Let go of your clutter crutches

Regular readers of the website may have noticed that I use the words “terrific” and “wonderful” in almost every Workspace of the Week description. I didn’t realize I did this until a co-worker pointed it out to me, and now I cringe at the sight of those words in my writing. They’re stale and lack the punch of much more descriptive choices. Terrific! Wonderful! Ugh.

The more I think about these vocabulary crutches, the more I realize I have similar crutches in other areas of my life. Some of these crutches are good — like when I need a friend to listen, I turn to the same trusted people again and again — but others aren’t so positive. In fact, most of my crutches create clutter in my life.

For example, when I am really busy at work, the first thing I cut out of my day are magazine and newspaper reading. All incoming magazines are stored in a “to read” Stockholm project case and hang out with the idea that I’ll read them when things calm down. Except, when things calm down, I have that day’s reading materials to tackle and not enough time to read two week’s worth of information. I have a project case to hold my “to read” materials, but no set plan to ever empty the case. Weeks and months pass, the box becomes jammed packed, and I end up tossing the materials straight into the recycling bin without ever looking at them. My crutch is this box, and all it does is create clutter.

Each day for the next seven days, I’m going to try to eliminate one clutter crutch from my life. I’m going to look at how the problem came to be, what is wrong with the situation, and how I can change my behavior to immediately deal with the clutter. I’m also going to try not to use the words “terrific” and “wonderful” in my writing or speech.

What clutter crutches do you have in your life? If you’re game, make a seven-day commitment with me to banish these clutter creators!

(Thanks to Michelle who writes Design Evolution for inspiring me to do something about my terrific and wonderful vocabulary!)

Workspace of the Week: Garage wonderland

This week’s Workspace of the Week is Jake Loupe’s well-organized garage:

This week’s entry isn’t a workspace in the traditional sense, but I can only imagine that this area sees a lot of work. As per our site motto, there is a place for everything, and everything is in its place. Before the weather gets warm, you may want to take Jake’s lead and get your garage ready for summer use. Thank you, Jake, for creating such an inspiring space.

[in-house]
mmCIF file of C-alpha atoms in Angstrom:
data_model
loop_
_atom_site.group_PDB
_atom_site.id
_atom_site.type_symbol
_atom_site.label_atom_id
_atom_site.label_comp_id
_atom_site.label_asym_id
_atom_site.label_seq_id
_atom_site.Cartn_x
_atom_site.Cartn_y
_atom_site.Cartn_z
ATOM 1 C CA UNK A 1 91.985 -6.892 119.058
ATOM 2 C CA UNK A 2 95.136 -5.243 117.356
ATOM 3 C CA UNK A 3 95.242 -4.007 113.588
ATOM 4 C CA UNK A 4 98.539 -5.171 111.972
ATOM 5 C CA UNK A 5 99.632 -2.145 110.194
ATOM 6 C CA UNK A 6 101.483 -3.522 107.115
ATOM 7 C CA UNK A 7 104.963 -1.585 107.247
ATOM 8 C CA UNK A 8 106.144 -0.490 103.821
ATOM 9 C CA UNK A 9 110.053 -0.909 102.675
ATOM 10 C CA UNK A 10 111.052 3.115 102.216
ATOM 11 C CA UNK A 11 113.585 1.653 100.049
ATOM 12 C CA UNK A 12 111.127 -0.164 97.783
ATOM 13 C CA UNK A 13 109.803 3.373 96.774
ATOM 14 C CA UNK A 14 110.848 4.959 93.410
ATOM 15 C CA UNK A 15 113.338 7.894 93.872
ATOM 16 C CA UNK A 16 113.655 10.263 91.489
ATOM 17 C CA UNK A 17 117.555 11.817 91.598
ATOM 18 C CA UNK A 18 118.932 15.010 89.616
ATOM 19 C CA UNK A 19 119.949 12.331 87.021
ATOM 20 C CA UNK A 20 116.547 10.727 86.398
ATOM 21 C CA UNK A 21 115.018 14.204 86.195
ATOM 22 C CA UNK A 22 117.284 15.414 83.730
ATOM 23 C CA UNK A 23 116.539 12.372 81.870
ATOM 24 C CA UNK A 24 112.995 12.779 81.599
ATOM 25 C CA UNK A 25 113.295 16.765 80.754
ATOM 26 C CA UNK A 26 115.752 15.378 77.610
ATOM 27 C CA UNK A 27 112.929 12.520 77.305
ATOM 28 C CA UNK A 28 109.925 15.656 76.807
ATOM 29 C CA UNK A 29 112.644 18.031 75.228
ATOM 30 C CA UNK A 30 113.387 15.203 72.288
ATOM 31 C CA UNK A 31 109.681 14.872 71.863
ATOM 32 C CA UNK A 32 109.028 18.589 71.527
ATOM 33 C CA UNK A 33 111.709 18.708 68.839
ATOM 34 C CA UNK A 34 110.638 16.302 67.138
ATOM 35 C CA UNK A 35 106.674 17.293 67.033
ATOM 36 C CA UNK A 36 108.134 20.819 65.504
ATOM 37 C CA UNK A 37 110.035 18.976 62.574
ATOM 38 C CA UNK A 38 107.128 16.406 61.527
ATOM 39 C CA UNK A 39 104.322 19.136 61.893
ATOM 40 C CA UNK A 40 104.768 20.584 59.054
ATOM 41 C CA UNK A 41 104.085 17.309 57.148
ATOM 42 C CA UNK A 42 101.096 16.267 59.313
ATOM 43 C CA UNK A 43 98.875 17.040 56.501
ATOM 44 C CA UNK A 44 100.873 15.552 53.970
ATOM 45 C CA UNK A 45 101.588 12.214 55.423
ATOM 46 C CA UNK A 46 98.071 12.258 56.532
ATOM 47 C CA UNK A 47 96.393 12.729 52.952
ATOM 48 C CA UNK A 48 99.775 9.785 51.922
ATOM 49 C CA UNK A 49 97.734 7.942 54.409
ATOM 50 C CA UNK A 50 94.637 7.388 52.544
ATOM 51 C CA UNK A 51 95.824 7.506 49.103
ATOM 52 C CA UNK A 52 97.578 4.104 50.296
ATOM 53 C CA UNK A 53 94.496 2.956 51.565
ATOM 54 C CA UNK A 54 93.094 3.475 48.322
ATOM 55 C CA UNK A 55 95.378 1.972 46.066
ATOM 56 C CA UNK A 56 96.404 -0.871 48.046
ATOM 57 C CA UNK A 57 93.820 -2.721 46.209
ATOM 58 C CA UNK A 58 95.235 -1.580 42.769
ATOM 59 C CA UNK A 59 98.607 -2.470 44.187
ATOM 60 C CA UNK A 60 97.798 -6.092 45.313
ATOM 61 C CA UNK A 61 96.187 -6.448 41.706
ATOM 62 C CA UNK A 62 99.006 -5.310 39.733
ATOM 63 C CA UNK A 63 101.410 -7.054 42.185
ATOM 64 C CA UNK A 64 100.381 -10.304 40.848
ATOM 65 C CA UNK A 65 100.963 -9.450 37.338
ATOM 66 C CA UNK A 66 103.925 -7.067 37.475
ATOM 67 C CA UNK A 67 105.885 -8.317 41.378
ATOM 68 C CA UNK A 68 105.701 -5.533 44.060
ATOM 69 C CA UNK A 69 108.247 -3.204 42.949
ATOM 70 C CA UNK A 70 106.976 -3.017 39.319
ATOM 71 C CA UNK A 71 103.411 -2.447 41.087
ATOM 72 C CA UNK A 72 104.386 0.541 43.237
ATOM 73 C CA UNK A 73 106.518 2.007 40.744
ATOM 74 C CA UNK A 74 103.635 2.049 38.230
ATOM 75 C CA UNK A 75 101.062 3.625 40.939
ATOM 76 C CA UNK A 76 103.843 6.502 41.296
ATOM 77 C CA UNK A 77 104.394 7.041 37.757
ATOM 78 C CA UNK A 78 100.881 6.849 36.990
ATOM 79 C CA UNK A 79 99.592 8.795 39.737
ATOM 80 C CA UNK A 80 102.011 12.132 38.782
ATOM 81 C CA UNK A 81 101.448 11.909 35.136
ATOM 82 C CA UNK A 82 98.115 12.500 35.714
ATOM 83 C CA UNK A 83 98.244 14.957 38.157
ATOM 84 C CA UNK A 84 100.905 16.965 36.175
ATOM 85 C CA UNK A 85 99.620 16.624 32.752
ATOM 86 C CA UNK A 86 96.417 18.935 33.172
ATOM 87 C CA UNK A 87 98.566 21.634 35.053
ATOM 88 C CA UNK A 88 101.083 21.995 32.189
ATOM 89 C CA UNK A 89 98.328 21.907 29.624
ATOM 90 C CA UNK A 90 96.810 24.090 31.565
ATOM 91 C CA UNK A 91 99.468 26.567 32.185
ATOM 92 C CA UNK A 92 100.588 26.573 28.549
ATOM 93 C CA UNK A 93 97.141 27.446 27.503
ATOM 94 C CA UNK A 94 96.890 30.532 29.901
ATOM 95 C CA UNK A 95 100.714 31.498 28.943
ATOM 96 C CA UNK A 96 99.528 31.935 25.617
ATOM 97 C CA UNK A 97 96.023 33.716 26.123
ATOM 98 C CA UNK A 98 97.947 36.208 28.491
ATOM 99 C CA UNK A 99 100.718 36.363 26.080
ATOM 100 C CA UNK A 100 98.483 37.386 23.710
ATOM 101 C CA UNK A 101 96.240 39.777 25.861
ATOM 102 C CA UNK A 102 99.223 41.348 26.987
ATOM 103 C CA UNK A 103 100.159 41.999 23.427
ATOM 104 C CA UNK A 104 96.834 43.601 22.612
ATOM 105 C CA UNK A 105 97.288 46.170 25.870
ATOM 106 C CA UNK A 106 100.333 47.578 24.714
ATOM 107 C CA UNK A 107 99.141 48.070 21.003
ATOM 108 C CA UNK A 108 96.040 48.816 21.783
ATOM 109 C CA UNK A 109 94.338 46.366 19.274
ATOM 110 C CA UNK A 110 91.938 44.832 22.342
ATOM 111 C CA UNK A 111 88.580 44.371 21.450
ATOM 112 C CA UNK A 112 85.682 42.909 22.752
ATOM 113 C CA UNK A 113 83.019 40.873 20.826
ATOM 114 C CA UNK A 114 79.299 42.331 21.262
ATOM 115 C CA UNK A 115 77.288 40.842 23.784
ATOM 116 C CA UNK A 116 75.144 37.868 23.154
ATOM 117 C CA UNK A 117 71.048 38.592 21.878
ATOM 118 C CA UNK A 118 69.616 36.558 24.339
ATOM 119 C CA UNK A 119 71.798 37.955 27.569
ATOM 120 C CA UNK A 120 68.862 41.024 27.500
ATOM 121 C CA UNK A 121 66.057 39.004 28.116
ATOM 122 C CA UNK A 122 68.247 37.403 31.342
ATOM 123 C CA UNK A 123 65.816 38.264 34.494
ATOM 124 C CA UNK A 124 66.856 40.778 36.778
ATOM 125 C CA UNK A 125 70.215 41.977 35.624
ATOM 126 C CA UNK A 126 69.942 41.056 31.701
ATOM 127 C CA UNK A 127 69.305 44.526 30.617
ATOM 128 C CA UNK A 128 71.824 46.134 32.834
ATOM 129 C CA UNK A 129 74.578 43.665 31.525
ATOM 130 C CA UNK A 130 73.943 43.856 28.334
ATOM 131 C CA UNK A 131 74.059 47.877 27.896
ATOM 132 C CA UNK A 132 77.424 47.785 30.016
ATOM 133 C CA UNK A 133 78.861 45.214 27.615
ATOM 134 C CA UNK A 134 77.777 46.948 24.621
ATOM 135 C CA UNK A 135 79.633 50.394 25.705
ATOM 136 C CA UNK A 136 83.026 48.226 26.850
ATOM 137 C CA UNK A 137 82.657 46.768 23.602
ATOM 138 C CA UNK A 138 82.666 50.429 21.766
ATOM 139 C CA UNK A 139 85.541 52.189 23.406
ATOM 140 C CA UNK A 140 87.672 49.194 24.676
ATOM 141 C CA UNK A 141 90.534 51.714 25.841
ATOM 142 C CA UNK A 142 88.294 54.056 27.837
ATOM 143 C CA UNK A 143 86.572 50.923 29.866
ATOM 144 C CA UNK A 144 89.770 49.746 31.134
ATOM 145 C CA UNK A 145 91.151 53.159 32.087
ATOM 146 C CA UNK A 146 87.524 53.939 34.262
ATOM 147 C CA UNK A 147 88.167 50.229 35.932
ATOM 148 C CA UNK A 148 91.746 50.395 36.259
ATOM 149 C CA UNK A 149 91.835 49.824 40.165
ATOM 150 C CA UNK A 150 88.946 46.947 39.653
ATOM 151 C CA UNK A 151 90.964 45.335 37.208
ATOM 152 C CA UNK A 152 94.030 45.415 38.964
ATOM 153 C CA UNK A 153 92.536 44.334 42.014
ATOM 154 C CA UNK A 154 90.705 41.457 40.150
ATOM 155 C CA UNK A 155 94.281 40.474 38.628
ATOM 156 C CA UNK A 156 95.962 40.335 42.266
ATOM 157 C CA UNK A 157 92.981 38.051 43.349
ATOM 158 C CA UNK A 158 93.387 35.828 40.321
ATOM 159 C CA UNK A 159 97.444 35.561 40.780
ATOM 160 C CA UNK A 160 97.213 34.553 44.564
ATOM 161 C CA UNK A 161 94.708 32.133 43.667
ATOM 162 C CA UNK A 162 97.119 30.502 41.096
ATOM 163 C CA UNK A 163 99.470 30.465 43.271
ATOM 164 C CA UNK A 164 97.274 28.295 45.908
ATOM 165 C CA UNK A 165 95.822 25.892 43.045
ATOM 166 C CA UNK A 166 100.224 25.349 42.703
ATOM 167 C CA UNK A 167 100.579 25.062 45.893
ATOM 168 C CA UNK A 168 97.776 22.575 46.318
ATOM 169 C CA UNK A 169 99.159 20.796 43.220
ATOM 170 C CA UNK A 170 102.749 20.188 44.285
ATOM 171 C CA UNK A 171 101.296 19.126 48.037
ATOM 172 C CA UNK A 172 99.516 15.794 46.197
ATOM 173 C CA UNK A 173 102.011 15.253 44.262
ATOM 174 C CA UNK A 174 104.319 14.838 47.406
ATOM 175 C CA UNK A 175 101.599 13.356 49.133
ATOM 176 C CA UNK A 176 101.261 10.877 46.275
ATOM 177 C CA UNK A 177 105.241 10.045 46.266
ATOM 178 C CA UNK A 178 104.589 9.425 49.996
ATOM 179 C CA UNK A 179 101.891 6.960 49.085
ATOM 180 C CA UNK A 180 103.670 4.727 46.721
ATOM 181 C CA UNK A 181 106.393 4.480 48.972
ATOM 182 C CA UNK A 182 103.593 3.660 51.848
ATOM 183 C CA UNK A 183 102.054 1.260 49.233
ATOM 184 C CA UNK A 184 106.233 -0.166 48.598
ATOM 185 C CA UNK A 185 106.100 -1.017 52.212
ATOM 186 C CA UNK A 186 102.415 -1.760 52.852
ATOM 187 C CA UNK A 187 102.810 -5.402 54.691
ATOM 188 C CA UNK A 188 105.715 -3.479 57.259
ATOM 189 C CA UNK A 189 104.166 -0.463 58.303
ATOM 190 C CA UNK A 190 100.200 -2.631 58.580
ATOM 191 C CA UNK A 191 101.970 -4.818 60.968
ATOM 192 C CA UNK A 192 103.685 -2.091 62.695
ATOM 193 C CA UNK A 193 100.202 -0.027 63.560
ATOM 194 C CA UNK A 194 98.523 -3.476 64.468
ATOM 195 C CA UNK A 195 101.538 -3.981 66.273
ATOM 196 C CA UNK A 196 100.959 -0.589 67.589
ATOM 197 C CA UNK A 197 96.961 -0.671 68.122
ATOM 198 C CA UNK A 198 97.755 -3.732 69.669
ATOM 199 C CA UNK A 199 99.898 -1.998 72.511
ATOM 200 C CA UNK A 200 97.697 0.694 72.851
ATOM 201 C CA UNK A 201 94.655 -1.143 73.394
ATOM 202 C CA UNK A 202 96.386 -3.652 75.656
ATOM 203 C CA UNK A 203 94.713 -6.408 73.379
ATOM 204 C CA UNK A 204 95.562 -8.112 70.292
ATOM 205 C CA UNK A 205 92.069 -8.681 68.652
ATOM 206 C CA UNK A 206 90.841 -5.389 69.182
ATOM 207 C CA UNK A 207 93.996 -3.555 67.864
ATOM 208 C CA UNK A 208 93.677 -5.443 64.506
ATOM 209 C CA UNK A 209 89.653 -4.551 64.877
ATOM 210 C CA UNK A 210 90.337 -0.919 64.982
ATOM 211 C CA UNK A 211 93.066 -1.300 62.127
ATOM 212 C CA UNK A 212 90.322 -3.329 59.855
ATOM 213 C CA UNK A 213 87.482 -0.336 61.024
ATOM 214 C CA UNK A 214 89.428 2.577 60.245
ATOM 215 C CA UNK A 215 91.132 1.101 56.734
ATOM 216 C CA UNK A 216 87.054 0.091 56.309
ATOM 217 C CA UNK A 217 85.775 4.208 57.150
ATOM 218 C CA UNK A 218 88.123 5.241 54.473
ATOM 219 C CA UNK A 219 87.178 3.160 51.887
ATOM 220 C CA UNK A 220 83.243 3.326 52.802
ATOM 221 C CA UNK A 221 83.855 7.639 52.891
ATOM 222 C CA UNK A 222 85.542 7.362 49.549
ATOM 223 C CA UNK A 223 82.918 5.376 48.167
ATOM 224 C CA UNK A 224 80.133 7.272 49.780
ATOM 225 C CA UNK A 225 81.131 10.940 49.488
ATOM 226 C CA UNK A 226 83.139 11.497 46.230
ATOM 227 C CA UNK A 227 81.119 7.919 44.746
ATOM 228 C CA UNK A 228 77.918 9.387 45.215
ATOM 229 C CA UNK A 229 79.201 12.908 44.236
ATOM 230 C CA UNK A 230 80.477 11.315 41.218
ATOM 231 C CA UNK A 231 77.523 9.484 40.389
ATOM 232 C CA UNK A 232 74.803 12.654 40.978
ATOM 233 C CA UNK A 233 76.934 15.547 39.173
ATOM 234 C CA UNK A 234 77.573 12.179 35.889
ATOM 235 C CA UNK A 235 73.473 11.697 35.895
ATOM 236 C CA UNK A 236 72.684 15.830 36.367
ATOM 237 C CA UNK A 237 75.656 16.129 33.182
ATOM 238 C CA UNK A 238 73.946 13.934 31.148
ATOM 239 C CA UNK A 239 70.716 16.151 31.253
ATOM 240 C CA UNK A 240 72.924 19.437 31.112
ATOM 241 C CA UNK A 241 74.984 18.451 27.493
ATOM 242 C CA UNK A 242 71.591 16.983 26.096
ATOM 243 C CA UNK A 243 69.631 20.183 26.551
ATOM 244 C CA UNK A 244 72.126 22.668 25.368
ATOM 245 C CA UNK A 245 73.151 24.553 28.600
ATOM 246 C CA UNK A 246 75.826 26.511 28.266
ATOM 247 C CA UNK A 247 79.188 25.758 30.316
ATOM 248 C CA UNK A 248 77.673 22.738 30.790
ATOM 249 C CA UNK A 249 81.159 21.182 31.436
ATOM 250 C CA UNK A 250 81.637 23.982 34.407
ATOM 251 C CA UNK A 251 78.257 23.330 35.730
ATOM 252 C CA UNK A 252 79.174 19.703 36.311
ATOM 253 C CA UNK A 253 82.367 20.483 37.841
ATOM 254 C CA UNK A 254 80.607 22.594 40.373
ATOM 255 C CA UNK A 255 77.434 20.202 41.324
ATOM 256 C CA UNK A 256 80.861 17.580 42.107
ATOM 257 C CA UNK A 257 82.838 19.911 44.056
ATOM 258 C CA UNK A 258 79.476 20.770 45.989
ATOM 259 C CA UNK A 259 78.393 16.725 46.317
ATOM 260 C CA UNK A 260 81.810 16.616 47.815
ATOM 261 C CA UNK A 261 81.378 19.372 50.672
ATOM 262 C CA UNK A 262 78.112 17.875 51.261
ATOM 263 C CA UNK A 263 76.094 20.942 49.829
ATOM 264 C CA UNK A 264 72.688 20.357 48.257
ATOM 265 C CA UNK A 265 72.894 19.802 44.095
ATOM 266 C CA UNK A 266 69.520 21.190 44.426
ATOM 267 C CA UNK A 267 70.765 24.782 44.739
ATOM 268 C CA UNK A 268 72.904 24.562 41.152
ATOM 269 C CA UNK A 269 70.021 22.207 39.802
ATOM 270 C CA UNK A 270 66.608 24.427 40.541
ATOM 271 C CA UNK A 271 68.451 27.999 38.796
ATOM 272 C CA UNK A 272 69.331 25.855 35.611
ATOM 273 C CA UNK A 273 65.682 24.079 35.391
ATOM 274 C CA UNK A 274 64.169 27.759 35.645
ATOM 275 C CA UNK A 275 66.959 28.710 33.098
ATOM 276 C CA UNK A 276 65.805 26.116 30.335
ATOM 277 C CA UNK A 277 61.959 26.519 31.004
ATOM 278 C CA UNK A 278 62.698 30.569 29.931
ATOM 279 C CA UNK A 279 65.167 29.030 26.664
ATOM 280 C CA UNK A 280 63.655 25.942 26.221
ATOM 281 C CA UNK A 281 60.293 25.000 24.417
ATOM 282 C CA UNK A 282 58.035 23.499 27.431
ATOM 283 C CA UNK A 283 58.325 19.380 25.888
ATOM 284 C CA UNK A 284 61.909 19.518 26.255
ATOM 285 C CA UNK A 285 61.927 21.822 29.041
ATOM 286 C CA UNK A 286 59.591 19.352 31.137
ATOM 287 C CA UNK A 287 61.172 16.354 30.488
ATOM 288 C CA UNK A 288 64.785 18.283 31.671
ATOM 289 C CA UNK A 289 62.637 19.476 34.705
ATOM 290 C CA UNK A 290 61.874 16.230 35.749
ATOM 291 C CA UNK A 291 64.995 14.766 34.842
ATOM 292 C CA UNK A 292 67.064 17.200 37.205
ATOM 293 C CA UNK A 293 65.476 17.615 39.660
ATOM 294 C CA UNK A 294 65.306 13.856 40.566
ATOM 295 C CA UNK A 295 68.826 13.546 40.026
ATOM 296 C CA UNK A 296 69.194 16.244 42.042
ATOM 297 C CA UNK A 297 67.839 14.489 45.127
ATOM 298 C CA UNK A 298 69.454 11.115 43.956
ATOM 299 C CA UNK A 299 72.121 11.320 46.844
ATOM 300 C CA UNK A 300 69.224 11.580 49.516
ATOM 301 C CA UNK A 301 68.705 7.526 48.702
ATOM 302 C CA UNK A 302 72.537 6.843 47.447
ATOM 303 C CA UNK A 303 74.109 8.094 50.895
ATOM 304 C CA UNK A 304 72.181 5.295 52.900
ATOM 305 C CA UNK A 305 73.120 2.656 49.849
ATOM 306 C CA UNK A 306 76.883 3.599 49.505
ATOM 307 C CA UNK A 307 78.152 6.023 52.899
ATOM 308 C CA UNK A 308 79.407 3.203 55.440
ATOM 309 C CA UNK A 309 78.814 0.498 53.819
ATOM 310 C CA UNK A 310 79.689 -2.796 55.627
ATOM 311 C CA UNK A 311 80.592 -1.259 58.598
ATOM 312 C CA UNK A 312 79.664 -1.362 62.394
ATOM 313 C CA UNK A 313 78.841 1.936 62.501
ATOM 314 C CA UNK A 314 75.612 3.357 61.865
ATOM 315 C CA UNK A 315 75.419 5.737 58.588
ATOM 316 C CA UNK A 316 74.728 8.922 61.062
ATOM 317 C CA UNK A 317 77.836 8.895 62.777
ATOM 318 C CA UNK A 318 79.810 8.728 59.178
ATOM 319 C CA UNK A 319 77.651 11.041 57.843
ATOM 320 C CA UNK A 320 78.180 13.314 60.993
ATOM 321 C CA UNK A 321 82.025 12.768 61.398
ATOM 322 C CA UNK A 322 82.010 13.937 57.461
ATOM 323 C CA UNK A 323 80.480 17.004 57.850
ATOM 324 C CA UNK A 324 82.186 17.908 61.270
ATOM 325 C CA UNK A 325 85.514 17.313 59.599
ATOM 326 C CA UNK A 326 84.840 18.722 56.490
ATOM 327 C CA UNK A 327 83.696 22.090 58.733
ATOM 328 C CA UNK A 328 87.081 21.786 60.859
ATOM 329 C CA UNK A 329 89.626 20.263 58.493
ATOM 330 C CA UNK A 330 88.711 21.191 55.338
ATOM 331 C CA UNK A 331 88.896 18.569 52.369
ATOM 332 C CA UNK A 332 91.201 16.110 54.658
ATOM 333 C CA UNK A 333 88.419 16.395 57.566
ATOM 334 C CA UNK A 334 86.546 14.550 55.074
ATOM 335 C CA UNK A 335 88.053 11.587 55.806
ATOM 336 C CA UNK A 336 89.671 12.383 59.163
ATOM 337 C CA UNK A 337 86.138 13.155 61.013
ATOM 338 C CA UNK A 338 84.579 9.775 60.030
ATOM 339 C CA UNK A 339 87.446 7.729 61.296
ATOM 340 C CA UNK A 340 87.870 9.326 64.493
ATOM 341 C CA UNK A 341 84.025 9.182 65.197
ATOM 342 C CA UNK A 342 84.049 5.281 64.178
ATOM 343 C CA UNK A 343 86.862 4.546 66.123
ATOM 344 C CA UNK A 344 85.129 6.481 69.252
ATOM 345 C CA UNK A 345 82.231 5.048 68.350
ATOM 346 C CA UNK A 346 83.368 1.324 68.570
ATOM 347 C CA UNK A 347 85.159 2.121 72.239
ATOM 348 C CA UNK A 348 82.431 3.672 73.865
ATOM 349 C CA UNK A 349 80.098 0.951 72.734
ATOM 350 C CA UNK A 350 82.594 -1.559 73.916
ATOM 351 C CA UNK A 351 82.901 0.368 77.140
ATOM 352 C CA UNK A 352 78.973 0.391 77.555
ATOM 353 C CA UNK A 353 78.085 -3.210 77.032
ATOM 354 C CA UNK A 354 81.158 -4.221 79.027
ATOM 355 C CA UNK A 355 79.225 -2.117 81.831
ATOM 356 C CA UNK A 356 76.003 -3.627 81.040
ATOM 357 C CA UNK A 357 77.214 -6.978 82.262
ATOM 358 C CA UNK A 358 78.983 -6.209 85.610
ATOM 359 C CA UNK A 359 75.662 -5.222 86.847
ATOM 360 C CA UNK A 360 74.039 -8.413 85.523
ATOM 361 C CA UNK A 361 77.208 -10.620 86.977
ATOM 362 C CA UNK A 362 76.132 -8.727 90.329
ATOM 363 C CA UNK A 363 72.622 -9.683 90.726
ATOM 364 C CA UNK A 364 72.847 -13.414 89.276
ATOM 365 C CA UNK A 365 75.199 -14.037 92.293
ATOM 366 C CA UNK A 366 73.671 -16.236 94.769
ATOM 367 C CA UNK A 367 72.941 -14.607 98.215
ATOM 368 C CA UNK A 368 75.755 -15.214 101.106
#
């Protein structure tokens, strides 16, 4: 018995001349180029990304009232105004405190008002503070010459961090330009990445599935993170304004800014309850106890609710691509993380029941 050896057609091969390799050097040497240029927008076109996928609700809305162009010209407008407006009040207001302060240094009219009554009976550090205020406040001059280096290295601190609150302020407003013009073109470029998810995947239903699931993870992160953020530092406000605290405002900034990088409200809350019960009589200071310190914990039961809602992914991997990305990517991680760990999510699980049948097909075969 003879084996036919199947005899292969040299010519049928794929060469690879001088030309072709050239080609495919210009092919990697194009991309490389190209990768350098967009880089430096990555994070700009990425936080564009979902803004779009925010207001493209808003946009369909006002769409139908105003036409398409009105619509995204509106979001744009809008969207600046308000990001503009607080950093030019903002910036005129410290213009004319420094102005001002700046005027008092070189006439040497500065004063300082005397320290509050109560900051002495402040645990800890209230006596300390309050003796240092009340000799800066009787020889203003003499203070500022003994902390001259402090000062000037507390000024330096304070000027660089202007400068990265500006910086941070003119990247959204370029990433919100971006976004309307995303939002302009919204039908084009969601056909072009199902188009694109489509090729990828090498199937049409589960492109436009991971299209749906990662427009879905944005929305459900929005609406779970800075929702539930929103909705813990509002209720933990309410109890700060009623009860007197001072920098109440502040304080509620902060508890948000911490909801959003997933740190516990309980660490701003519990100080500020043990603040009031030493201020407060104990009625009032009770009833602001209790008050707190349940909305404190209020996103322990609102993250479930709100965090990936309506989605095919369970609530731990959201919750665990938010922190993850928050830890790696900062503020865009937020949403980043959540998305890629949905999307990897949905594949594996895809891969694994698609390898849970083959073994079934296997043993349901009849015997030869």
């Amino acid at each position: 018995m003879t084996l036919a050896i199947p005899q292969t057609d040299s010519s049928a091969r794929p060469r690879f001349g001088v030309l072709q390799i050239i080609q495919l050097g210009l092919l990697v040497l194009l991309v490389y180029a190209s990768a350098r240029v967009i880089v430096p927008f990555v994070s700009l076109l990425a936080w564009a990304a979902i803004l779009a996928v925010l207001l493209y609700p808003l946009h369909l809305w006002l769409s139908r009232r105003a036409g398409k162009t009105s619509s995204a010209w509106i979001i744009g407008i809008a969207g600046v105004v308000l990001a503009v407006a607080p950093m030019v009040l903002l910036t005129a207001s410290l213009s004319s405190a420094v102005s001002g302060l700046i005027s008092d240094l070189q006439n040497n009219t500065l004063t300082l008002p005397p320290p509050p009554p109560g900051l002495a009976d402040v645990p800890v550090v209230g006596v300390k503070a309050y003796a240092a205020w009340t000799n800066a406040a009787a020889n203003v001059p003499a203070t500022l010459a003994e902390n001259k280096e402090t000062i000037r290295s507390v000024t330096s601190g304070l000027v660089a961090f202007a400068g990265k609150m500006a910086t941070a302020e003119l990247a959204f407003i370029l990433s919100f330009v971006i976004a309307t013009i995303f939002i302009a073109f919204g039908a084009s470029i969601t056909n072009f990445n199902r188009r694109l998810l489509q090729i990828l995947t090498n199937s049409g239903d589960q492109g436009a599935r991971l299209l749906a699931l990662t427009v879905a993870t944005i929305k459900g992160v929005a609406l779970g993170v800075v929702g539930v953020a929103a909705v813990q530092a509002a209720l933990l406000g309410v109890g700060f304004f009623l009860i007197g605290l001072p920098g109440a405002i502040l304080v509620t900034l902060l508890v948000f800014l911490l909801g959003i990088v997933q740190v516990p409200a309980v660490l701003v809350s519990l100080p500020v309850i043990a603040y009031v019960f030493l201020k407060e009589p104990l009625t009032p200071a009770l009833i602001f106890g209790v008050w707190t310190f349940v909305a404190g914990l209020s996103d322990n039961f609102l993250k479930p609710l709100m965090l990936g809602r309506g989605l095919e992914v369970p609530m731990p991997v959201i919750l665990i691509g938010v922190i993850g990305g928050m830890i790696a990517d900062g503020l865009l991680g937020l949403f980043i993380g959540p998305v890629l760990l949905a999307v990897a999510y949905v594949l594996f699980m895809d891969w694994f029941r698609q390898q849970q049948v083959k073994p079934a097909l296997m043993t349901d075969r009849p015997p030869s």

Want to have your own workspace featured in Workspace of the Week? Submit a picture to the Unclutterer flickr pool. Check it out because we have a nice little community brewing there. Also, don’t forget that workspaces aren’t just desks. If you’re a cook, it’s a kitchen; if you’re a carpenter, it’s your workbench.

Could your productivity benefit from a professional nagger?

We’ve talked in the past about how nagging the people you live with is never a good idea. It’s disrespectful, it upsets you, and it usually angers the person you’re nagging.

But, what if the situation were different and you chose to have someone nag you to keep you from procrastinating? What if you didn’t have any kind of an emotional or physical connection to the person who was nagging you to keep moving?

Last week, I learned about just such a person — a professional nagger. Her name is Rachel Cornell and people pay her to nag them.

She offers a daily nag, a power nag, an on-going nag, a week-long nag, and a community nag. She even has troubleshooting services to help you get over your bump in procrastination. I must be honest, I was flabbergasted to learn that she offered so many nagging options.

One of the reasons I think a professional nagger is an effective idea is because there isn’t a prior relationship between you and the nagger. You don’t have to sit down to dinner with your nagger. You don’t have to worry about what your nagger thinks of you. You have a business relationship with this person, and nothing else.

After learning about Rachel, I did some research and learned that there are hundreds of professional naggers available to nag at people who want their services. If you’re in the market for a push to keep you from procrastinating, do a search for “professional nagger” on Google to find one who might work best for you.

What do you think of a professional nagger? Would you ever use such a service? I definitely think I could have used one in college.

Purchasing the right CFL bulbs

cfl-bulbI recently returned some compact fluorescent light bulbs (CFLs) to my local hardware store because they were too dim and white. The traditional bulbs they replaced had been much warmer and brighter, and I prefer this kind of light.

Martha Stewart Living had an article in their September 2008 issue that highlighted the differences of all the CFL options. I highly recommend consulting this guide before you head out to purchase some new bulbs. I wish that I would have first consulted the guide. Here are some the recommendations they offer: